Genetic Counseling Helps to Avoid Unnecessary Procedures, Study Finds
Receiving counseling from a genetic healthcare provider before genetic testing educates patients and may help reduce unnecessary procedures
Tuya Pal, MD
Receiving counseling from a genetic healthcare provider before genetic testing educates patients and may help reduce unnecessary procedures, according to a new study done by Moffitt Cancer Center.
“Pretest genetic counseling in which a healthcare provider takes a thorough family history and discusses the potential risks and benefits of genetic testing is standard of care as recommended by the American Society of Clinical Oncology and National Society of Genetic Counselors,” Tuya Pal, MD, a board-certified geneticist at Moffitt and senior author of the paper said in a statement.
Researchers surveyed 473 patients who had genetic testing for BRCA1 and BRCA2 gene mutations, which are associated with an increased risk of breast and ovarian cancers. Up to 10% of cancers are caused by an inherited abnormal gene.
The study showed that almost all of the participants who saw a board-certified geneticist or genetic counselor recalled having a pretest discussion. Of those that did not meet with a genetic healthcare provider, only 59% recalled having a pretest discussion.
“Our results suggest that genetic healthcare provider involvement is associated with adherence to nationally recommended genetic counseling practices and could potentially reduce costs of BRCA genetic testing,” the authors said.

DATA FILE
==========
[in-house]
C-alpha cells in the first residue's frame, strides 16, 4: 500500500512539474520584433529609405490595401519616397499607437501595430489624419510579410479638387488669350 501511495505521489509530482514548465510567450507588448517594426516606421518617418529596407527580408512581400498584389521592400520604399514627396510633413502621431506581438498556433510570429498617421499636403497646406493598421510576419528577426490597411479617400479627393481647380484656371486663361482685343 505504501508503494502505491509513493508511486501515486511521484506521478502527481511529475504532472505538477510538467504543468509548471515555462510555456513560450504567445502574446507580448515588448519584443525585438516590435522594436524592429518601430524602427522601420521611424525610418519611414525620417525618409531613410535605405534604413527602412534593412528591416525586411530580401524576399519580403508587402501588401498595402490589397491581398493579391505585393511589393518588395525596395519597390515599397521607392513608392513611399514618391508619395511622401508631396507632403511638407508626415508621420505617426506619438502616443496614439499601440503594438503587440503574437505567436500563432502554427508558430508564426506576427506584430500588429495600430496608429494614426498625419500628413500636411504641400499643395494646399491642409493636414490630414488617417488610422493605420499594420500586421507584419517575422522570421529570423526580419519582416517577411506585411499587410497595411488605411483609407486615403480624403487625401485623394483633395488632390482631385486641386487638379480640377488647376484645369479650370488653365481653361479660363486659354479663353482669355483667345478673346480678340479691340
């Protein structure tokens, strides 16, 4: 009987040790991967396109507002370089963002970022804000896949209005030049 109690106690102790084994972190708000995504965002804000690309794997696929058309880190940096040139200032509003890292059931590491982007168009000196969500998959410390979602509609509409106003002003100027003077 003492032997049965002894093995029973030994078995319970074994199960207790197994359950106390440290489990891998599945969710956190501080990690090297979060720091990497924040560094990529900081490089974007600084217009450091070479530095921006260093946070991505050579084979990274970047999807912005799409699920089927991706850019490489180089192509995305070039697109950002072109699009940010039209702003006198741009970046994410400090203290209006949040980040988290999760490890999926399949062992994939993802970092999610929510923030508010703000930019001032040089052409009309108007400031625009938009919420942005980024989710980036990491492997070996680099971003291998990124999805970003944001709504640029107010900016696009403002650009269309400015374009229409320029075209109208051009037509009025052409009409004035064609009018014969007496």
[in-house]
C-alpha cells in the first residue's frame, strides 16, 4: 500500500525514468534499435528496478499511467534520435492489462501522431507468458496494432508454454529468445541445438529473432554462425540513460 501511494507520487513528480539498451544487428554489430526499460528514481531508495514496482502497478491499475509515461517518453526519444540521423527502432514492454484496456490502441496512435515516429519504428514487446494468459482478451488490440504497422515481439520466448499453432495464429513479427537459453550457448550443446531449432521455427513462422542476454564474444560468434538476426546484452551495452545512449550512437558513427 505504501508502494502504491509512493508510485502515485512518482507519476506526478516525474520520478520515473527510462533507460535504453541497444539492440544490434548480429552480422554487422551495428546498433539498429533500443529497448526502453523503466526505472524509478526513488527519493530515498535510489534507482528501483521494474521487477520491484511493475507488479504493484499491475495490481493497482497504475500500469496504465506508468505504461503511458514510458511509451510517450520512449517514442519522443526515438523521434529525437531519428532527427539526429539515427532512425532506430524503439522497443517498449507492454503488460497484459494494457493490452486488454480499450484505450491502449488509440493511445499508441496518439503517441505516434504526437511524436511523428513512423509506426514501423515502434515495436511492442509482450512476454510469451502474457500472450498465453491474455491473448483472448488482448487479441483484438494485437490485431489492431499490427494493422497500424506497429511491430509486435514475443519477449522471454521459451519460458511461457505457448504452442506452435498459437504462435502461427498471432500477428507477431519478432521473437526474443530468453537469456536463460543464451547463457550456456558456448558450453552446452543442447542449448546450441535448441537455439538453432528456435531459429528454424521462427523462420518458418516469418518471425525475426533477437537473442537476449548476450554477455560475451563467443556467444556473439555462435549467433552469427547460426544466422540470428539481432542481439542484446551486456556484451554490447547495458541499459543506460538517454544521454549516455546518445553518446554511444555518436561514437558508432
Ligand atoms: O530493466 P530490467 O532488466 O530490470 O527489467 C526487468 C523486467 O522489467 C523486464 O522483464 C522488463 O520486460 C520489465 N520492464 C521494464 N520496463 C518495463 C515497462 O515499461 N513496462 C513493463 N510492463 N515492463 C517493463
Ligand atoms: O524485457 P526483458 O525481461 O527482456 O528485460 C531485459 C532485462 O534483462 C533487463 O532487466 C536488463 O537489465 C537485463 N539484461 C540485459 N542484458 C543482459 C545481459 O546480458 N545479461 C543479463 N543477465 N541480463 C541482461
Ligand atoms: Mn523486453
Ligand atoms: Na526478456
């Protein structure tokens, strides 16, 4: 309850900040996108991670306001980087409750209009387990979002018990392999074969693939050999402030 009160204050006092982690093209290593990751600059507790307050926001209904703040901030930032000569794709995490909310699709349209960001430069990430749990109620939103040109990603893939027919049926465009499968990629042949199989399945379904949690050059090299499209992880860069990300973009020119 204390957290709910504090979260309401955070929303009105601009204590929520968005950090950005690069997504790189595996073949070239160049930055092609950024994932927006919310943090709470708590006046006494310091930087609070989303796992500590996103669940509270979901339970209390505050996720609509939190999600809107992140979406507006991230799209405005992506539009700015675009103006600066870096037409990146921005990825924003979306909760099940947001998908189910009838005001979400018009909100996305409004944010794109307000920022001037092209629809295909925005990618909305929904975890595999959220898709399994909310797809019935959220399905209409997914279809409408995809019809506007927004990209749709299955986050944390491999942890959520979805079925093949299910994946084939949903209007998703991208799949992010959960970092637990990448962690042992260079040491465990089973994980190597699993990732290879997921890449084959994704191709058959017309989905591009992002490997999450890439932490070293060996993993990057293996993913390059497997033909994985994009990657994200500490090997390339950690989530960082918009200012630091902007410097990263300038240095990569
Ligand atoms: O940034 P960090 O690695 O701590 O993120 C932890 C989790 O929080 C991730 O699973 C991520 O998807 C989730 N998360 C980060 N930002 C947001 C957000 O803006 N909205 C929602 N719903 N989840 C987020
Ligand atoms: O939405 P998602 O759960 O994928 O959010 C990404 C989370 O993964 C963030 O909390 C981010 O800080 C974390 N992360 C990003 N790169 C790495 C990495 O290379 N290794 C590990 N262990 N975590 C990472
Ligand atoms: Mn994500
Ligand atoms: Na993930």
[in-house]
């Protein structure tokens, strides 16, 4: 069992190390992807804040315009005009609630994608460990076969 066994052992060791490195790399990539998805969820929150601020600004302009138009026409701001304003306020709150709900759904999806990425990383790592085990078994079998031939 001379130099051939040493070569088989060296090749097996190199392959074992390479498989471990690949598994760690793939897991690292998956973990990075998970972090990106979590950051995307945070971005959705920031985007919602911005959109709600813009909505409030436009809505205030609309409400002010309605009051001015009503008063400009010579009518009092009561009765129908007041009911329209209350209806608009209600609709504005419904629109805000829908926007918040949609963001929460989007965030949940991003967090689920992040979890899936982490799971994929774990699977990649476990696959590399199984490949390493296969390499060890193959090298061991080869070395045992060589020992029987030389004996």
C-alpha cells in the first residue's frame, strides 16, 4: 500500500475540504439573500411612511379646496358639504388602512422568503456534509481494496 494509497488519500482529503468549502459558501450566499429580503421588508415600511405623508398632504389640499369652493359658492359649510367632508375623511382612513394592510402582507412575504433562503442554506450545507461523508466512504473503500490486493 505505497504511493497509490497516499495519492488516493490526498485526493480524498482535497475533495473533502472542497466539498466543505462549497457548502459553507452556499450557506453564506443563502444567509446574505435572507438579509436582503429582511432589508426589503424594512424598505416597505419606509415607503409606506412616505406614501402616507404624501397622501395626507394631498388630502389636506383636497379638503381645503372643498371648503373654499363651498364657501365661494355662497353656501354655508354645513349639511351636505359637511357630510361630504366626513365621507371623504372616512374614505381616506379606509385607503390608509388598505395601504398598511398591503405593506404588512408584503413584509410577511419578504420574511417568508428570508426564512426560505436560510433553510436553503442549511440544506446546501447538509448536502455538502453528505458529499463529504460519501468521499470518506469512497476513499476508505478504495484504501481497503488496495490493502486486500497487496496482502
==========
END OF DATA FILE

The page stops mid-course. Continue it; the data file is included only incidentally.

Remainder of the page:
The study also showed that involvement of a genetic healthcare provider halved the likelihood that comprehensive BRCA testing was ordered among the 266 for whom single-site or multisite-3 testing may have been sufficient.
“Our results suggest that genetic healthcare providers are less likely to order more expensive comprehensive genetic testing, when less expensive testing may be appropriate,” Deborah Cragun, PhD, lead study author and postdoctoral fellow at Moffitt said in a statement. “Our study found that in cases where less expensive testing may be appropriate, genetic healthcare providers ordered comprehensive testing for 9.5% percent of participants, compared to 19.4% when tests were ordered by other healthcare providers. At the time of data collection, comprehensive genetic testing cost approximately $4000, compared to $400 for the less expensive testing.”